The UK government has failed to devise an acceptable replacement for the EU’s safety standards system, meaning components needed for use in the UK will not have a suitable “kitemark” to guarantee a product is safe, according to leading figures.

During Brexit negotiations, ministers failed to secure an agreement with the EU to recognise one another’s safety standards, known as conformity assessments.
Walter Hinteler
 
  2  
Reply Wed 4 Aug, 2021 08:25 am
@Walter Hinteler,
Boris Johnson’s popularity has fallen in recent weeks as Tory voters have become more pessimistic about the direction of the UK, according to a new poll, and as Brexit red tape hits UK manufacturing and holidays.

Research by Ipsos Mori found that the prime minister’s personal ratings were at their lowest level since October, with just 27 per cent of those questioned saying they had a favourable opinion of him - down six points since June.

Ipsos MORI: Favourability towards Boris Johnson falls to lowest level since October
Walter Hinteler
 
  2  
Reply Thu 5 Aug, 2021 08:22 am
@Walter Hinteler,
David Cameron’s government has one of "biggest supporters" of the idea to charge non-EU travellers to enter Europe in 2016.

UK backed plan to charge non-EU travellers to enter Europe
Quote:
David Cameron’s government backed the idea when it was floated by the European Commission in April 2016, three months before the EU referendum, when few foresaw the €7 (£5.95) fee would one day hit British travellers.

Brexit supporters reacted with fury this week when the commission said plans for a European travel information and authorisation system (Etias) were on track to come into force for travellers in late 2022.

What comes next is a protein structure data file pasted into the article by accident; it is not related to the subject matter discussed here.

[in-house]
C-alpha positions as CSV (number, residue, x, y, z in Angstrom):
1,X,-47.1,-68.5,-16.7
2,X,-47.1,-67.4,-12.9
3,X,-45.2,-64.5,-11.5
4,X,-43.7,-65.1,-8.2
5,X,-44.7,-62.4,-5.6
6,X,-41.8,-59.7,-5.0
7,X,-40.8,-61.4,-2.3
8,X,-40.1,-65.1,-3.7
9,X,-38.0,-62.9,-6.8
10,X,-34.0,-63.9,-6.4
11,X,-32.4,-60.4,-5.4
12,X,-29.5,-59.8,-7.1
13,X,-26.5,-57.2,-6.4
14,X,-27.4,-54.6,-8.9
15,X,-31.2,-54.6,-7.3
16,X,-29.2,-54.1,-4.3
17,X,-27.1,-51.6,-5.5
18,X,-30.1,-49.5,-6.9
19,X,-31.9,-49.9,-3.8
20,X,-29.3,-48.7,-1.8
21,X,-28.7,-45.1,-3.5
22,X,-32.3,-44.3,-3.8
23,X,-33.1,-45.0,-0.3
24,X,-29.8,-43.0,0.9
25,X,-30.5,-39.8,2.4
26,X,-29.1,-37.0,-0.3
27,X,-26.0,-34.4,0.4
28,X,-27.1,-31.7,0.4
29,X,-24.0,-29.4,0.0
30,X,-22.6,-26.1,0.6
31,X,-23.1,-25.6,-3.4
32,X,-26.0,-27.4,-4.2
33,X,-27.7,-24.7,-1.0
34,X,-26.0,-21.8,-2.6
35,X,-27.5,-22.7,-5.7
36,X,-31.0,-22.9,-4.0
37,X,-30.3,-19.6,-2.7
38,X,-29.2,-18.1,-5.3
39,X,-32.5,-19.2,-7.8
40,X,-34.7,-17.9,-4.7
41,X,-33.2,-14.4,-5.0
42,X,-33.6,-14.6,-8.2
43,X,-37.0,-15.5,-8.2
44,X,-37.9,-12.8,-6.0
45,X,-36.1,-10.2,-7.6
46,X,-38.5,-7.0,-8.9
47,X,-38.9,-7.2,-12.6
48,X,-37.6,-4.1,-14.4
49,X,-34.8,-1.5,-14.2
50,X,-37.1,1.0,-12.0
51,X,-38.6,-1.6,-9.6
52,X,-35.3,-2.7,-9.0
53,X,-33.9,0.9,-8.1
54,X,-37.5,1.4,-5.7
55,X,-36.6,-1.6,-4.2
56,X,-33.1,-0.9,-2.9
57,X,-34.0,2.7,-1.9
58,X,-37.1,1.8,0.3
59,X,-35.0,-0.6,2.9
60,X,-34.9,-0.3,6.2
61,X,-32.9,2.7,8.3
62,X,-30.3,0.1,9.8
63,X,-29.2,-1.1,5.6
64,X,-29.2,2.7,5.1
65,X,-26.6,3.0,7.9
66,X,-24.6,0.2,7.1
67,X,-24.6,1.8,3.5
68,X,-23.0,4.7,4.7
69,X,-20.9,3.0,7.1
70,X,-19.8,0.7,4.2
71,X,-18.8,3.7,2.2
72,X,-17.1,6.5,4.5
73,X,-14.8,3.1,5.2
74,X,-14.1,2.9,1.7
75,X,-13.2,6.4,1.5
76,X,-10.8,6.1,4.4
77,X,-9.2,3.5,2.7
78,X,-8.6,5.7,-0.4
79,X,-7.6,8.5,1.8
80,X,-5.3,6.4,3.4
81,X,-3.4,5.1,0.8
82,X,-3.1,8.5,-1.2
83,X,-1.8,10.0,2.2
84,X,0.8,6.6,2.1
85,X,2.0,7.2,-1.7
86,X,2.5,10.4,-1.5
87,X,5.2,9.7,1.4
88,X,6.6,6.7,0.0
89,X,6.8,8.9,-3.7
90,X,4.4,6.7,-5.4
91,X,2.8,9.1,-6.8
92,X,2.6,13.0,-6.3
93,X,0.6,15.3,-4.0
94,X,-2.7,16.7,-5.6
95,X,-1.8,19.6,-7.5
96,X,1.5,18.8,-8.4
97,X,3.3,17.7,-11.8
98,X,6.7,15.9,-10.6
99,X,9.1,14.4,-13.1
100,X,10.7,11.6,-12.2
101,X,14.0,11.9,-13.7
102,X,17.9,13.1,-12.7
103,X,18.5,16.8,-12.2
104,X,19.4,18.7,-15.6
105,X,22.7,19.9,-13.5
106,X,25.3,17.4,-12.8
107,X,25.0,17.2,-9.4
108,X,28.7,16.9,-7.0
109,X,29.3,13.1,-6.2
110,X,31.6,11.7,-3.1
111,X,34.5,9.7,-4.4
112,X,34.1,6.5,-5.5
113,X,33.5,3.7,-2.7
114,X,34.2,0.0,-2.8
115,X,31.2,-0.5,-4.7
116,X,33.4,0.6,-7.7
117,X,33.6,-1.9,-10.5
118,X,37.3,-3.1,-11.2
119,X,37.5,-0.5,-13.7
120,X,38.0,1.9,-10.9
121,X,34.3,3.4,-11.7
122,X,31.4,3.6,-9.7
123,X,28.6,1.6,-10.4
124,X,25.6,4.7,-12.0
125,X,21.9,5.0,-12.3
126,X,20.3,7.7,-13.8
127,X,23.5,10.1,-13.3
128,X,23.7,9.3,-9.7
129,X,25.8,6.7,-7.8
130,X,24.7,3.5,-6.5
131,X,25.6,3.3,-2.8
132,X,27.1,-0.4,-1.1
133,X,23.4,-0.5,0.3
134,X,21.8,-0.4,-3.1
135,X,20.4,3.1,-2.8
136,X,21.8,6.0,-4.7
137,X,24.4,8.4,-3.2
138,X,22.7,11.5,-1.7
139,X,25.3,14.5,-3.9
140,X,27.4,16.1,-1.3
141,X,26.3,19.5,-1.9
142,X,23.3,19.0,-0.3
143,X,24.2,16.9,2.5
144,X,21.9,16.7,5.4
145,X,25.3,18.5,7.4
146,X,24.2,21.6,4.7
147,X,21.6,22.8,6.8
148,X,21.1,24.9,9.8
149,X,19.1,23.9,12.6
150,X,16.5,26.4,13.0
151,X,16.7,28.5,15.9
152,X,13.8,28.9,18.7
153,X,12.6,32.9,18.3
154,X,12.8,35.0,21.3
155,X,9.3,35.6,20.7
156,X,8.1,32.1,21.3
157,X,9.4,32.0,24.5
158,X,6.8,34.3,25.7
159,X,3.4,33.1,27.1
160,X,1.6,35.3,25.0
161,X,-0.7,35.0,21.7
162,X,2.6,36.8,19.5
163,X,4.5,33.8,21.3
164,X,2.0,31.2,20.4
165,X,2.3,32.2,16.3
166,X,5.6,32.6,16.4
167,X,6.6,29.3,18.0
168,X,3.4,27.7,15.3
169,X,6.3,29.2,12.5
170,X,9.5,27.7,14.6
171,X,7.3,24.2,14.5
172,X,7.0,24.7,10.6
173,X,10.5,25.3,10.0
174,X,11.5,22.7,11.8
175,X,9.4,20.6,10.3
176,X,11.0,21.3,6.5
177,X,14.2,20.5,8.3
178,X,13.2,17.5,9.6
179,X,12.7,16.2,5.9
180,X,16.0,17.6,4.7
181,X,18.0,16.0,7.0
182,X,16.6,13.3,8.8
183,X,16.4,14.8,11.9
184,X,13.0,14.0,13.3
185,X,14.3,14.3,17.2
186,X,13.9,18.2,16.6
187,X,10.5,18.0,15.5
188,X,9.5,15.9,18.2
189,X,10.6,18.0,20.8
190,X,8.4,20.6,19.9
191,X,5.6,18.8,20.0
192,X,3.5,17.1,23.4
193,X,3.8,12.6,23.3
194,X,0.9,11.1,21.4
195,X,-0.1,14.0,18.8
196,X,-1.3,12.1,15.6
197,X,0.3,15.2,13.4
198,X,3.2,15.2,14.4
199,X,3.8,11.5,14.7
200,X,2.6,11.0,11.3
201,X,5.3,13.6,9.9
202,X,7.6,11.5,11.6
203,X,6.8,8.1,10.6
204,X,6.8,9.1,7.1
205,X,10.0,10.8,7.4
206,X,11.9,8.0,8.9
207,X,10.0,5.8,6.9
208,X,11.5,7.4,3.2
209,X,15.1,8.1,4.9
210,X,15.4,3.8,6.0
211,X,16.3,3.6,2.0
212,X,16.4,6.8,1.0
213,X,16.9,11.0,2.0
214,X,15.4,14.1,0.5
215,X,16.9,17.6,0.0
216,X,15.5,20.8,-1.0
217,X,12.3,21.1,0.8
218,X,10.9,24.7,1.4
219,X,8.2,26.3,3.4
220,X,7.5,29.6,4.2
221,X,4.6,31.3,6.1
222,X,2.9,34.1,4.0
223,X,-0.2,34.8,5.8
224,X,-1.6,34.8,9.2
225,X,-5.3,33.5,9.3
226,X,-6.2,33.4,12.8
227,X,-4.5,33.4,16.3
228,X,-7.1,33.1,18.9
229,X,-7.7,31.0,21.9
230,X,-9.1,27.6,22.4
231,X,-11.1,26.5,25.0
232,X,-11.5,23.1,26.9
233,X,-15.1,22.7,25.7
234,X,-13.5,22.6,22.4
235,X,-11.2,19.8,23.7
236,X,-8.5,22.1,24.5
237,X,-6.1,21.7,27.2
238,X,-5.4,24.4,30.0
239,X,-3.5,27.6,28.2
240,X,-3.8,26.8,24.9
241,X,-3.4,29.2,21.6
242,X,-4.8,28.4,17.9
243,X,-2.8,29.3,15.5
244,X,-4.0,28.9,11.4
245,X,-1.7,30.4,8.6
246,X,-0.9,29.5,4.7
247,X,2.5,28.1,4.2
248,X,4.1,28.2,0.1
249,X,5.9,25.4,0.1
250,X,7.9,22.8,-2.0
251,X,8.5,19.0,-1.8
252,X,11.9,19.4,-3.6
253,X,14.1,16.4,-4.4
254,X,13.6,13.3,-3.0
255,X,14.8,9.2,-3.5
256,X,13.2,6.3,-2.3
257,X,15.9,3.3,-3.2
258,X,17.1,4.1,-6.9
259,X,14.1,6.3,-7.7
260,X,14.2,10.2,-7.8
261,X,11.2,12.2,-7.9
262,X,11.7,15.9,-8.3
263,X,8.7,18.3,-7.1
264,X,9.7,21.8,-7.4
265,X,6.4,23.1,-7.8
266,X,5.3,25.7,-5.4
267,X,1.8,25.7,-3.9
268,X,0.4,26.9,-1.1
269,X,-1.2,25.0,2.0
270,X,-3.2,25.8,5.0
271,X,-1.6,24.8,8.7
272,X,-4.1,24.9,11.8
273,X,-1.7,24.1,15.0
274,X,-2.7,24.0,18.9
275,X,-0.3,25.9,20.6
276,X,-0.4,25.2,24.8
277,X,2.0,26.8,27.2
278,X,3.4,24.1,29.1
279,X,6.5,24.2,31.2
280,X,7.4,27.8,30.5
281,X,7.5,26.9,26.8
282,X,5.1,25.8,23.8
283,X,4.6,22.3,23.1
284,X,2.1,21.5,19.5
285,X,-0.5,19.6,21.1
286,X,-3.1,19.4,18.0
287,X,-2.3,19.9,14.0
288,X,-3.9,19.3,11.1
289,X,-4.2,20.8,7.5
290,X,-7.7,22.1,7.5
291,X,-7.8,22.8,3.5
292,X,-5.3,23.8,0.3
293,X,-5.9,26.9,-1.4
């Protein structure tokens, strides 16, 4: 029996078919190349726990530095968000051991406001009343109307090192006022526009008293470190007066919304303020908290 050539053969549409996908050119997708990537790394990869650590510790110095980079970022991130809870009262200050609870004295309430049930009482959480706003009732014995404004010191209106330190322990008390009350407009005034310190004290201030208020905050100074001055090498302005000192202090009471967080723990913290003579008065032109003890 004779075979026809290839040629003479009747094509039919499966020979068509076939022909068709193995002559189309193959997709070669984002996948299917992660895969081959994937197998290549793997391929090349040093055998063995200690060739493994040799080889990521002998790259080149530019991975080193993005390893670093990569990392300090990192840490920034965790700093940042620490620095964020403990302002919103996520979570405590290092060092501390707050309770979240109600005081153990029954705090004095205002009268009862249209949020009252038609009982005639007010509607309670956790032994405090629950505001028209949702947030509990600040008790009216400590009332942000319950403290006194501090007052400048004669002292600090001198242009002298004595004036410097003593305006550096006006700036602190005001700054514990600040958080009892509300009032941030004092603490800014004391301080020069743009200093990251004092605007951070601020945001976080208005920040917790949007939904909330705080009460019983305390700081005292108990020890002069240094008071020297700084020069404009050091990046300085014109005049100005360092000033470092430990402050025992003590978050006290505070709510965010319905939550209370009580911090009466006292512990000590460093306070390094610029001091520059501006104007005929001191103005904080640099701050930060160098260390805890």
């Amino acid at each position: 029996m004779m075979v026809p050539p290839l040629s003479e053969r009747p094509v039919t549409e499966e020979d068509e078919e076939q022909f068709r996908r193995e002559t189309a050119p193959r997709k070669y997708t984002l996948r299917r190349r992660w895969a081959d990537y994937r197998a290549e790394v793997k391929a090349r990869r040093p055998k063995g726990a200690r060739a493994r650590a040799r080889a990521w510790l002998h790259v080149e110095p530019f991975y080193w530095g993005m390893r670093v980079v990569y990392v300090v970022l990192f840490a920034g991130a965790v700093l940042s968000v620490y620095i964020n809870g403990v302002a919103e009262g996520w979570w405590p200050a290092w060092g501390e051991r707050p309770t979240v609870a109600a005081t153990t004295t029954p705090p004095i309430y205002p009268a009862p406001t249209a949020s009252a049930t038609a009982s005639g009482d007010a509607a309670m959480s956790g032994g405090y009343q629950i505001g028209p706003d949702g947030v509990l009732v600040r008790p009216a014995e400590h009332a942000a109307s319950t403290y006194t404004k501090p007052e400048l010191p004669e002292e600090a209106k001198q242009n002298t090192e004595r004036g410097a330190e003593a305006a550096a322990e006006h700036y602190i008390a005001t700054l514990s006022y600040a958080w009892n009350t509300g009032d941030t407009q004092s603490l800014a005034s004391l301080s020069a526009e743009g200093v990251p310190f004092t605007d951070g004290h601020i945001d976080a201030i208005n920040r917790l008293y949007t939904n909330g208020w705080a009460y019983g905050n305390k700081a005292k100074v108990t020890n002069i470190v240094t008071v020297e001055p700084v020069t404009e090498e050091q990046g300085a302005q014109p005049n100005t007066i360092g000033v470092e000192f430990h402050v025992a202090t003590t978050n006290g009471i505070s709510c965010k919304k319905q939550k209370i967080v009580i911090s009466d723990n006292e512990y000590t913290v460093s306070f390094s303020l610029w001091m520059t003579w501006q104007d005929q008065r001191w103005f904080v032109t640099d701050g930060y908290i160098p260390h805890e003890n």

Despite claims of “Brexit punishment”, the idea, which is intended to increase border security, long predates Britain’s EU divorce and applies to citizens from about 60 countries.

Modelled on the US Esta scheme, non-EU citizens who do not require a visa will have to fill out a form and pay €7 before entering Europe’s passport-free Schengen zone. In 95% of cases approval will be given within minutes. If travel is allowed, the €7 fee – which applies to adults between 18 and 70 years, – covers multiple visits over three years.

The former Labour MEP Claude Moraes said the government had been keen on the idea. “The UK government was one of its biggest supporters, obviously prior to the referendum, and [Etias] was seen as part of the digital securitisation of borders that the UK wanted to lead on in the EU.”

Moraes chaired the European parliament’s home affairs committee, which was responsible for negotiating the Etias regulation with EU interior ministers.

The then home secretary, Theresa May, was understood to have supported the concept although she never expected to join, because the UK was outside the Schengen zone. If the UK had remained an EU member state, British nationals would be exempt from the form filling and charge – a special status that non-Schengen Ireland has today.

Walter Hinteler
 
  2  
Reply Thu 5 Aug, 2021 09:02 am
@Walter Hinteler,
Boris Johnson warned over Brexit ‘haemorrhage’ of fishing workers
Quote:
Boris Johnson has come under fire during his visit to Scotland from fishing leaders, who told him that his Brexit deal had “fallen short of expectations”.

Fisheries leaders warned of a “haemorrhage” of foreign workers in the industry in the wake of the UK’s departure from the EU’s single market and customs union on 1 January.

And he heard complaints about new red tape and delays resulting from Brexit which have hit the industry north of the border.

The prime minister was joined by business secretary Kwasi Kwarteng, Scotland Office minister David Duguid and Scottish Tory leader Douglas Ross for a meeting with heads of a number of fishing organisations in Fraserburgh on Thursday.